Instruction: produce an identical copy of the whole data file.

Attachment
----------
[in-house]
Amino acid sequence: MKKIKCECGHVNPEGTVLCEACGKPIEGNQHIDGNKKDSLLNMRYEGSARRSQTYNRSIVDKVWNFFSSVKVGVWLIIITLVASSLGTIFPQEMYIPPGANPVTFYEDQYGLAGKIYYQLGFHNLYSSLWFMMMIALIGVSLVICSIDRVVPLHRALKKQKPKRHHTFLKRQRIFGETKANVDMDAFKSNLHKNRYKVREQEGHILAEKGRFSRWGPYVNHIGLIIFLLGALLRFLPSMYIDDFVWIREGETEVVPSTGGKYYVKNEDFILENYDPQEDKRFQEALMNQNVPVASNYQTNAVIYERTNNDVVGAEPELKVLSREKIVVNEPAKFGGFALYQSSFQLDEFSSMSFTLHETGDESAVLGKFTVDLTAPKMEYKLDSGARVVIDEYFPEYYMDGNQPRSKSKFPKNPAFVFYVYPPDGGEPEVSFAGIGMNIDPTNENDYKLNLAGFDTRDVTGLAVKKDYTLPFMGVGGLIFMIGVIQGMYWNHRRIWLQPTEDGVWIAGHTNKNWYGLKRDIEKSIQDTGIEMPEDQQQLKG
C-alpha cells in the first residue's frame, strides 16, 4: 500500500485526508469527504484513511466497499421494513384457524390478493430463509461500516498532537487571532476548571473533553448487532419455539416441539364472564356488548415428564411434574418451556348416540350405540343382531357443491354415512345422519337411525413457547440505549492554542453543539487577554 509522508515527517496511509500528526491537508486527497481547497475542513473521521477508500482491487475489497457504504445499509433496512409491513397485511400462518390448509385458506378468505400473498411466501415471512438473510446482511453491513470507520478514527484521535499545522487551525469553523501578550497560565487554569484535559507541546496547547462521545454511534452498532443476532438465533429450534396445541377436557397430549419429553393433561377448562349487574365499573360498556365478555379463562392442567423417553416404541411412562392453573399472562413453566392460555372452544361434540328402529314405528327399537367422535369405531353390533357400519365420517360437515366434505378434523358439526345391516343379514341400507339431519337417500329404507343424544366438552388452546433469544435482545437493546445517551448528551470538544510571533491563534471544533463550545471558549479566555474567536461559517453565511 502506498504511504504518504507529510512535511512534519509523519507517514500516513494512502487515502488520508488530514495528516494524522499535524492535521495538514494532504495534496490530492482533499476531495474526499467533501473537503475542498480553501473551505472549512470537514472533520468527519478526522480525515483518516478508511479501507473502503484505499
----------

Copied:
[in-house]
Amino acid sequence: MKKIKCECGHVNPEGTVLCEACGKPIEGNQHIDGNKKDSLLNMRYEGSARRSQTYNRSIVDKVWNFFSSVKVGVWLIIITLVASSLGTIFPQEMYIPPGANPVTFYEDQYGLAGKIYYQLGFHNLYSSLWFMMMIALIGVSLVICSIDRVVPLHRALKKQKPKRHHTFLKRQRIFGETKANVDMDAFKSNLHKNRYKVREQEGHILAEKGRFSRWGPYVNHIGLIIFLLGALLRFLPSMYIDDFVWIREGETEVVPSTGGKYYVKNEDFILENYDPQEDKRFQEALMNQNVPVASNYQTNAVIYERTNNDVVGAEPELKVLSREKIVVNEPAKFGGFALYQSSFQLDEFSSMSFTLHETGDESAVLGKFTVDLTAPKMEYKLDSGARVVIDEYFPEYYMDGNQPRSKSKFPKNPAFVFYVYPPDGGEPEVSFAGIGMNIDPTNENDYKLNLAGFDTRDVTGLAVKKDYTLPFMGVGGLIFMIGVIQGMYWNHRRIWLQPTEDGVWIAGHTNKNWYGLKRDIEKSIQDTGIEMPEDQQQLKG
C-alpha cells in the first residue's frame, strides 16, 4: 500500500485526508469527504484513511466497499421494513384457524390478493430463509461500516498532537487571532476548571473533553448487532419455539416441539364472564356488548415428564411434574418451556348416540350405540343382531357443491354415512345422519337411525413457547440505549492554542453543539487577554 509522508515527517496511509500528526491537508486527497481547497475542513473521521477508500482491487475489497457504504445499509433496512409491513397485511400462518390448509385458506378468505400473498411466501415471512438473510446482511453491513470507520478514527484521535499545522487551525469553523501578550497560565487554569484535559507541546496547547462521545454511534452498532443476532438465533429450534396445541377436557397430549419429553393433561377448562349487574365499573360498556365478555379463562392442567423417553416404541411412562392453573399472562413453566392460555372452544361434540328402529314405528327399537367422535369405531353390533357400519365420517360437515366434505378434523358439526345391516343379514341400507339431519337417500329404507343424544366438552388452546433469544435482545437493546445517551448528551470538544510571533491563534471544533463550545471558549479566555474567536461559517453565511 502506498504511504504518504507529510512535511512534519509523519507517514500516513494512502487515502488520508488530514495528516494524522499535524492535521495538514494532504495534496490530492482533499476531495474526499467533501473537503475542498480553501473551505472549512470537514472533520468527519478526522480525515483518516478508511479501507473502503484505499